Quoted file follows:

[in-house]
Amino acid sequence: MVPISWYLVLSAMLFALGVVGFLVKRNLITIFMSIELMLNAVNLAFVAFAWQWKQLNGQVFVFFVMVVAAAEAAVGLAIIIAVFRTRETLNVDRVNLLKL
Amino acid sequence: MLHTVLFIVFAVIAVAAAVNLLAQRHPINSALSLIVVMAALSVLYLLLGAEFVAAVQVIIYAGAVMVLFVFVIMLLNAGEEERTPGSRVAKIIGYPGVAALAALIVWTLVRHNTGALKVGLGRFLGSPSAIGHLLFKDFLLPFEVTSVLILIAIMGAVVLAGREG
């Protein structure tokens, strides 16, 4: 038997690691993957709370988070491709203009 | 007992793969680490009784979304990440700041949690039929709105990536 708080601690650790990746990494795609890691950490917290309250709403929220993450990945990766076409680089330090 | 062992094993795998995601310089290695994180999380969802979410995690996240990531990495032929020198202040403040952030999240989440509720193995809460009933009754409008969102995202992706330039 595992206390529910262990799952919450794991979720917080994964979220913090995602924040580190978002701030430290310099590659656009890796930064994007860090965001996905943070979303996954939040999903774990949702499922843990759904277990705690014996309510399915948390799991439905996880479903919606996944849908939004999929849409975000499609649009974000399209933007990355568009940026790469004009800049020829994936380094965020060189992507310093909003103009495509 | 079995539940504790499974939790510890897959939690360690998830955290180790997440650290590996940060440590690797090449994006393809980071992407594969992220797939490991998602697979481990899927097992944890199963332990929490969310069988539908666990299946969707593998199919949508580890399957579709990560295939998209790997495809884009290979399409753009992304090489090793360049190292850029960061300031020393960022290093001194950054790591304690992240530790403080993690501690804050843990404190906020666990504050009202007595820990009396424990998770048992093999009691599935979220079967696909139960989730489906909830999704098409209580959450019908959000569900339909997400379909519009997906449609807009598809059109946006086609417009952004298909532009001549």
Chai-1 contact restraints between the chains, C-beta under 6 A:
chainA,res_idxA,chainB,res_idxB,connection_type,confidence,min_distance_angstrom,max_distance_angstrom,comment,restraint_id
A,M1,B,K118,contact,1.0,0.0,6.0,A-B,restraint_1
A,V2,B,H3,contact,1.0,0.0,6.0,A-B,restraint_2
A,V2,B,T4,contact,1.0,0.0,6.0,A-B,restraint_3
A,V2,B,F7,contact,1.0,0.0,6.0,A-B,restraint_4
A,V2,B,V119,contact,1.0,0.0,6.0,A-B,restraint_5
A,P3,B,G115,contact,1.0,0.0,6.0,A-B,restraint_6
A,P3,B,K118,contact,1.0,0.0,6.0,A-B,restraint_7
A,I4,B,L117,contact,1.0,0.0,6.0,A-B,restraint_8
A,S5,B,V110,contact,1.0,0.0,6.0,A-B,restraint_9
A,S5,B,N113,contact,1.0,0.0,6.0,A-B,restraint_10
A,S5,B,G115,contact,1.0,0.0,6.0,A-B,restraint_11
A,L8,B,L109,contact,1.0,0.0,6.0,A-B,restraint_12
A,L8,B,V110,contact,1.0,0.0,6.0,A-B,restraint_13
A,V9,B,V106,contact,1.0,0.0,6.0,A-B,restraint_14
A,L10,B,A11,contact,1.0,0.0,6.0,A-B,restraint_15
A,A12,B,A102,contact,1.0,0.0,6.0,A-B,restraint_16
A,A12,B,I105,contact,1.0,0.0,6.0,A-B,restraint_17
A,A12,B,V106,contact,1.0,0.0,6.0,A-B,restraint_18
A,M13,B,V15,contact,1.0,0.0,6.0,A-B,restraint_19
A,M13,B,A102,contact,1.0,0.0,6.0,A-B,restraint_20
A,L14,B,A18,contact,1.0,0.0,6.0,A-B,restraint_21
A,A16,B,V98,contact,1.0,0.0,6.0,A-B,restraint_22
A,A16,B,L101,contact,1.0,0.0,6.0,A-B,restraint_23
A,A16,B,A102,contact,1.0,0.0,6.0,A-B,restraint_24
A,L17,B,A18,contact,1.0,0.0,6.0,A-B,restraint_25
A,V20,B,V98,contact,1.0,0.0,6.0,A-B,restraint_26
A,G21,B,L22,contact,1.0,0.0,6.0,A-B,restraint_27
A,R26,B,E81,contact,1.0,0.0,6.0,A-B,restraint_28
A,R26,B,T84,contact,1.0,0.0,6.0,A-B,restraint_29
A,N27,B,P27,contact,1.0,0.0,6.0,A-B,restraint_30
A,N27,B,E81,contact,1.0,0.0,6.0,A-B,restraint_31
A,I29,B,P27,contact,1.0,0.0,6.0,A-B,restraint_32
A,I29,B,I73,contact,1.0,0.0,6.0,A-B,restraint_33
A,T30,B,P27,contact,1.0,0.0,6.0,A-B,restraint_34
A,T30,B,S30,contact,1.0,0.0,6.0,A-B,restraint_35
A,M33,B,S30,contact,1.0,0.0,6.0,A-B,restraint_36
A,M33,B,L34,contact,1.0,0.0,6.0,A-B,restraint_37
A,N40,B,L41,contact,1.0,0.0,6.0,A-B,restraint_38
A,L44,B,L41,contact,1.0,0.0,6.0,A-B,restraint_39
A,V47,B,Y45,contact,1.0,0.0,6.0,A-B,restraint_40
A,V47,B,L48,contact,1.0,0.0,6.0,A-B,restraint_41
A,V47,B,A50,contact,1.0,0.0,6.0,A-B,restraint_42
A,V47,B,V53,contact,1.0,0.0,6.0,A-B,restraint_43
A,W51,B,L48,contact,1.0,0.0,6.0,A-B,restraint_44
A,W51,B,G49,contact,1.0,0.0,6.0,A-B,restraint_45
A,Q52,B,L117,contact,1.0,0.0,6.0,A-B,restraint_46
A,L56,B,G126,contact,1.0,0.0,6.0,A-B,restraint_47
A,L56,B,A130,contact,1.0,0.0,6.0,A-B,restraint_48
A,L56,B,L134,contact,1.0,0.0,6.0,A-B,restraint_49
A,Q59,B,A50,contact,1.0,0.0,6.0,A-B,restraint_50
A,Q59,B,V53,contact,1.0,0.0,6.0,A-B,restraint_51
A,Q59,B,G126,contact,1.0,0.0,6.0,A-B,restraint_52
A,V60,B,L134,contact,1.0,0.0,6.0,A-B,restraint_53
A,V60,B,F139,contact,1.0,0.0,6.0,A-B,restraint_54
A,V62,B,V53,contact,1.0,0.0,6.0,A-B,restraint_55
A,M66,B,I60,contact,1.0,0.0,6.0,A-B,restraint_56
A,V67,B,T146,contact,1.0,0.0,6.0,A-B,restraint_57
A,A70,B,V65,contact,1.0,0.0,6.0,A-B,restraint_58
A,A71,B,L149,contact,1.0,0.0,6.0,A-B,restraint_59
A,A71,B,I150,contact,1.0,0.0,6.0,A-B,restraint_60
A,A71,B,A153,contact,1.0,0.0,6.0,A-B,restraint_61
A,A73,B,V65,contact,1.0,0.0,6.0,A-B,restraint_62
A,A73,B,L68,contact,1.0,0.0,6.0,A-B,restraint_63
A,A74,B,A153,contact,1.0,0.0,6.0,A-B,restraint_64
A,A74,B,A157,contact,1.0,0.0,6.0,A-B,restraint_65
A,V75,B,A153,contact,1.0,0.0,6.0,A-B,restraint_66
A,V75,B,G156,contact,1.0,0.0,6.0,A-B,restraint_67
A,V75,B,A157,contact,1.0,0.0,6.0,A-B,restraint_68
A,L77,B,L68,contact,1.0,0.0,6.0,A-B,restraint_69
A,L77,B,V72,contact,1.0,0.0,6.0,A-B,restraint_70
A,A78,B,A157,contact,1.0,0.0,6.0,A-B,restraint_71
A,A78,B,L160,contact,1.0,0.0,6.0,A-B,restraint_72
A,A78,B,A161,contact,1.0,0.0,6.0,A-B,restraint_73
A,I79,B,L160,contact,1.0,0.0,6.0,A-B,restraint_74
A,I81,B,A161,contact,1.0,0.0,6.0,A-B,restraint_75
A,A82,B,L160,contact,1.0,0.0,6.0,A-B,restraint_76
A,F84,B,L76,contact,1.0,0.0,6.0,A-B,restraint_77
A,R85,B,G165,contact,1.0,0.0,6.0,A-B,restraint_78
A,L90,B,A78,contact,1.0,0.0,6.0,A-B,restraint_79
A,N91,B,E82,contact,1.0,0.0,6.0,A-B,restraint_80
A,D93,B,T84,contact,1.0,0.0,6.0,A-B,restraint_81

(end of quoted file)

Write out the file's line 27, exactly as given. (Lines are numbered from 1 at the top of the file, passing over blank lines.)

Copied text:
A,L14,B,A18,contact,1.0,0.0,6.0,A-B,restraint_21